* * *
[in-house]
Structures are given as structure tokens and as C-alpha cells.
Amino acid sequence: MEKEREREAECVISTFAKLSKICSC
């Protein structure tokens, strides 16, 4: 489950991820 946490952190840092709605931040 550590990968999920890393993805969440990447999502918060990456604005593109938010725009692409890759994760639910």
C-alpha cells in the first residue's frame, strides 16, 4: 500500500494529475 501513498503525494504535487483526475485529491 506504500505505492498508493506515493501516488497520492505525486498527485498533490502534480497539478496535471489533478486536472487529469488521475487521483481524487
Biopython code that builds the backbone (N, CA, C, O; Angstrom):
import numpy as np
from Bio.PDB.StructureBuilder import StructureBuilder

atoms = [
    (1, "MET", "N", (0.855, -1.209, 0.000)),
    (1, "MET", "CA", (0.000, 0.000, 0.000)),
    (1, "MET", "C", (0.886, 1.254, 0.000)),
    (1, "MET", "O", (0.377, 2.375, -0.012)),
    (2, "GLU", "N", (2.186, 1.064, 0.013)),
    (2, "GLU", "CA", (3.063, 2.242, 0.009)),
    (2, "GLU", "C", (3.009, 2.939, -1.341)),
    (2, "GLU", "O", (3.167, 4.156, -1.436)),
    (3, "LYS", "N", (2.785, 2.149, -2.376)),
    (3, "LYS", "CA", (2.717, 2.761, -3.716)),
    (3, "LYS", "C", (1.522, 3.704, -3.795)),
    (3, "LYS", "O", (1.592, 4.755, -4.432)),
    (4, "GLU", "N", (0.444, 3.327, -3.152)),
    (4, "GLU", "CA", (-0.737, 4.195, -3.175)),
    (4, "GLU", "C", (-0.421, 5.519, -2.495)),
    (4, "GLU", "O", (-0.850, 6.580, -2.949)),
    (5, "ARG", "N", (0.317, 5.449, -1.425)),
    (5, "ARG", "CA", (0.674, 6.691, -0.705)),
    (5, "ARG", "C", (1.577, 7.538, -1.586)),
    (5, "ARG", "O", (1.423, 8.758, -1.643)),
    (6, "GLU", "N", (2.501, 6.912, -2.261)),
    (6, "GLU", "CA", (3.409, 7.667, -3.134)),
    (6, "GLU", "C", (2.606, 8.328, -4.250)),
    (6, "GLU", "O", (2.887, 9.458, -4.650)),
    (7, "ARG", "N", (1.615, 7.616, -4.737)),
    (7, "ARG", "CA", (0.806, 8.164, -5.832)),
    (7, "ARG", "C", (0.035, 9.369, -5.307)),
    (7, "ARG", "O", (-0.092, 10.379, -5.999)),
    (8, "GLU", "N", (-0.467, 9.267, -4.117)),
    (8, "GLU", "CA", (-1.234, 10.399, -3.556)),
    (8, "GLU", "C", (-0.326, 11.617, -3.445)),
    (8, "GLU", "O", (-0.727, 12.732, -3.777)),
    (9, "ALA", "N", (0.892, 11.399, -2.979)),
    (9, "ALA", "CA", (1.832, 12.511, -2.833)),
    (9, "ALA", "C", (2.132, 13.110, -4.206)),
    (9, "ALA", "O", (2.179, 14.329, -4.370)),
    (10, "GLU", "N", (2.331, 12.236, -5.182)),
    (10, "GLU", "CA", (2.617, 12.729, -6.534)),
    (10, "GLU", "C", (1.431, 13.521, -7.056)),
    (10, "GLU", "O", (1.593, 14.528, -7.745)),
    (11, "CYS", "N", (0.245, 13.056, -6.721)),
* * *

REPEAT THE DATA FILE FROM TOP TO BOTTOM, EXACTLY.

[in-house]
Structures are given as structure tokens and as C-alpha cells.
Amino acid sequence: MEKEREREAECVISTFAKLSKICSC
């Protein structure tokens, strides 16, 4: 489950991820 946490952190840092709605931040 550590990968999920890393993805969440990447999502918060990456604005593109938010725009692409890759994760639910």
C-alpha cells in the first residue's frame, strides 16, 4: 500500500494529475 501513498503525494504535487483526475485529491 506504500505505492498508493506515493501516488497520492505525486498527485498533490502534480497539478496535471489533478486536472487529469488521475487521483481524487
Biopython code that builds the backbone (N, CA, C, O; Angstrom):
import numpy as np
from Bio.PDB.StructureBuilder import StructureBuilder

atoms = [
    (1, "MET", "N", (0.855, -1.209, 0.000)),
    (1, "MET", "CA", (0.000, 0.000, 0.000)),
    (1, "MET", "C", (0.886, 1.254, 0.000)),
    (1, "MET", "O", (0.377, 2.375, -0.012)),
    (2, "GLU", "N", (2.186, 1.064, 0.013)),
    (2, "GLU", "CA", (3.063, 2.242, 0.009)),
    (2, "GLU", "C", (3.009, 2.939, -1.341)),
    (2, "GLU", "O", (3.167, 4.156, -1.436)),
    (3, "LYS", "N", (2.785, 2.149, -2.376)),
    (3, "LYS", "CA", (2.717, 2.761, -3.716)),
    (3, "LYS", "C", (1.522, 3.704, -3.795)),
    (3, "LYS", "O", (1.592, 4.755, -4.432)),
    (4, "GLU", "N", (0.444, 3.327, -3.152)),
    (4, "GLU", "CA", (-0.737, 4.195, -3.175)),
    (4, "GLU", "C", (-0.421, 5.519, -2.495)),
    (4, "GLU", "O", (-0.850, 6.580, -2.949)),
    (5, "ARG", "N", (0.317, 5.449, -1.425)),
    (5, "ARG", "CA", (0.674, 6.691, -0.705)),
    (5, "ARG", "C", (1.577, 7.538, -1.586)),
    (5, "ARG", "O", (1.423, 8.758, -1.643)),
    (6, "GLU", "N", (2.501, 6.912, -2.261)),
    (6, "GLU", "CA", (3.409, 7.667, -3.134)),
    (6, "GLU", "C", (2.606, 8.328, -4.250)),
    (6, "GLU", "O", (2.887, 9.458, -4.650)),
    (7, "ARG", "N", (1.615, 7.616, -4.737)),
    (7, "ARG", "CA", (0.806, 8.164, -5.832)),
    (7, "ARG", "C", (0.035, 9.369, -5.307)),
    (7, "ARG", "O", (-0.092, 10.379, -5.999)),
    (8, "GLU", "N", (-0.467, 9.267, -4.117)),
    (8, "GLU", "CA", (-1.234, 10.399, -3.556)),
    (8, "GLU", "C", (-0.326, 11.617, -3.445)),
    (8, "GLU", "O", (-0.727, 12.732, -3.777)),
    (9, "ALA", "N", (0.892, 11.399, -2.979)),
    (9, "ALA", "CA", (1.832, 12.511, -2.833)),
    (9, "ALA", "C", (2.132, 13.110, -4.206)),
    (9, "ALA", "O", (2.179, 14.329, -4.370)),
    (10, "GLU", "N", (2.331, 12.236, -5.182)),
    (10, "GLU", "CA", (2.617, 12.729, -6.534)),
    (10, "GLU", "C", (1.431, 13.521, -7.056)),
    (10, "GLU", "O", (1.593, 14.528, -7.745)),
    (11, "CYS", "N", (0.245, 13.056, -6.721)),